Luke Donald has turned to one of the most experienced European Ryder Cuppers for his latest vice captain pick.
Jose Maria Olazabal was announced Wednesday as Donald’s fourth vice captain for the 2023 Ryder Cup at Marco Simone in Rome, Italy. The competition is set for Sept. 26-Oct. 1.
The 57-year-old Spaniard represented Europe on seven occasions from 1987 to 2006. He has also been a vice captain three times in 2008, 2010 and 2014. Olazabal also was the captain for the incredible European comeback at Medinah in 2012.
In his seven Ryder Cup appearances as a player, which yielded three wins and a tie in 1989, Olazabal played 31 times, winning 18 of those matches and earning 20.5 points. His partnership with Seve Ballesteros remains one of, if not the, best in Ryder Cup history, as the Spanish duo won 12 points from their 15 outings together.
“With my previous experiences in the Ryder Cup, I am obviously thrilled to be back involved once again,” Olazabal said in a release. “I am really looking forward to feeling that special adrenaline flow, the intensity and the electricity that only the Ryder Cup can bring – I’m really excited to be part of it all again.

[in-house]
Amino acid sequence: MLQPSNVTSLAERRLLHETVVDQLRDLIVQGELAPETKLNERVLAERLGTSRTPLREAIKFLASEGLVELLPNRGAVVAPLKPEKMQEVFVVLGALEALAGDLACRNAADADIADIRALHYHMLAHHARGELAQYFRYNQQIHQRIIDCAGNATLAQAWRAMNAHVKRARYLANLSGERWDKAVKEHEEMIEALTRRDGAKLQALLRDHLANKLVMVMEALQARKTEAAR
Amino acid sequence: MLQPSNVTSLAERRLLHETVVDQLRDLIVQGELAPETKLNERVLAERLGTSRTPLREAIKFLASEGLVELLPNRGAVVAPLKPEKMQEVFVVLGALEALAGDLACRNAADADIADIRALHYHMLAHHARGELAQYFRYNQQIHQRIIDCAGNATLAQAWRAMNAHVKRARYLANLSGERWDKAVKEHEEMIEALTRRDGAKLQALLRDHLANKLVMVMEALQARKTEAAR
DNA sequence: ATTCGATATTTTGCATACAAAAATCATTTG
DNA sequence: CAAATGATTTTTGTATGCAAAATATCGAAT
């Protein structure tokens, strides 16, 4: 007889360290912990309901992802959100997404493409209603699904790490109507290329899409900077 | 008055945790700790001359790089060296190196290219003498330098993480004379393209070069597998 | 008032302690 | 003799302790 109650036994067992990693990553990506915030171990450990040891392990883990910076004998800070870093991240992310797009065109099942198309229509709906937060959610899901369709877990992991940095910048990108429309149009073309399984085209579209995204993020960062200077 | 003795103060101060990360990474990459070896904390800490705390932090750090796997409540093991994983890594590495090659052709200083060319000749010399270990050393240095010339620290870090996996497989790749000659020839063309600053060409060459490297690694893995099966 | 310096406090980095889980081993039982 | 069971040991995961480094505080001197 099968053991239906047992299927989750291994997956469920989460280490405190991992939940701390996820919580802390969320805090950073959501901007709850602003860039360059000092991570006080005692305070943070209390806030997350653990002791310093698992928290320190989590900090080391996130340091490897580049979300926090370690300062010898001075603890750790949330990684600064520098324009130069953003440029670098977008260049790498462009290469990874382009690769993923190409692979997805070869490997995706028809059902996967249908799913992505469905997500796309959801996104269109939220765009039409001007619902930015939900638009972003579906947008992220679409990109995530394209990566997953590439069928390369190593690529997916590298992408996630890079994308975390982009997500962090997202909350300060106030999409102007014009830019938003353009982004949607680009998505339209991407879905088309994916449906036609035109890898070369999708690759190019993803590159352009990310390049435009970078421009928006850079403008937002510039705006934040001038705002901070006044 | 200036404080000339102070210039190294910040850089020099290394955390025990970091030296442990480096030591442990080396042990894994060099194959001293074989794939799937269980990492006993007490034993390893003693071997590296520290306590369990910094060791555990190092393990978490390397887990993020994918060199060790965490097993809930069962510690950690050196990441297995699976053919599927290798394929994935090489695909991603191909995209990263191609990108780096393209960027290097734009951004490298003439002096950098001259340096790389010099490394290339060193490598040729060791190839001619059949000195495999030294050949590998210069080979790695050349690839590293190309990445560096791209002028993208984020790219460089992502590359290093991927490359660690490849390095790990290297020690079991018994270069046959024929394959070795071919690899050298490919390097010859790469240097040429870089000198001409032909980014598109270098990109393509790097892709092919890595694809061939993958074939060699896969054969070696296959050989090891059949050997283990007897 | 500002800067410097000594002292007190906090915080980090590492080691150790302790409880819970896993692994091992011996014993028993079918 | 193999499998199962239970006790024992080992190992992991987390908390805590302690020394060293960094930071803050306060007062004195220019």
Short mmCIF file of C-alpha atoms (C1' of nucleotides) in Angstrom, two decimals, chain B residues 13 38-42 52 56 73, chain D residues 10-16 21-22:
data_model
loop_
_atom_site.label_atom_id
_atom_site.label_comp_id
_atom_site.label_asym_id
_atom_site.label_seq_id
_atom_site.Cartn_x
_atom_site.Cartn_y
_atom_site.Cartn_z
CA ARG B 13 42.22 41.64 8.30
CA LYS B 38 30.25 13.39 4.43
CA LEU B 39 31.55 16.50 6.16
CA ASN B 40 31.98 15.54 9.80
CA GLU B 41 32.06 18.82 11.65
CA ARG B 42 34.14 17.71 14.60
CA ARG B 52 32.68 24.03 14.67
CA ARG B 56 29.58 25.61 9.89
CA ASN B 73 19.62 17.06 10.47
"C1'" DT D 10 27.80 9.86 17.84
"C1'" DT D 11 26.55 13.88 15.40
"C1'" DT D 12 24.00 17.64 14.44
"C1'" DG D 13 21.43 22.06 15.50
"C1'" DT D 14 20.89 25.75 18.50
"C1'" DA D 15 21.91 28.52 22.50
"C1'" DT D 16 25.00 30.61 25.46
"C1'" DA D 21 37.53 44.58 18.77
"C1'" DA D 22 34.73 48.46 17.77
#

“It was a very nice surprise to be asked by Luke. I didn’t expect it but I was delighted when the call came. My role will be the same as the rest of the vice captains, namely to support and help Luke and the 12 players in any way we can, so they can perform at their best and be able to win that trophy back.”
Olazabal joins Denmark’s Thomas Bjorn, Italian Edoardo Molinari and Belgian Nicolas Colsaerts as vice captains for Donald.
“When you think of Jose Maria Olazabal, you immediately think of the Ryder Cup. He brings amazing passion and I couldn’t be more excited to have him on board,” Donald said. “He was my captain when I last played in the Ryder Cup – at Medinah in 2012 – and I thoroughly enjoyed playing for him that year. He picked me to play number one in the singles, and that was hugely gratifying.”
Olazabal has 33 professional wins worldwide, including 23 on the European Tour from 1986 to 2005. He is best remembered for his two Masters triumphs at Augusta National – in 1994 and 1999 – the second being especially emotional as it came in the wake of fears that rheumatoid arthritis might mean he would never play professionally again.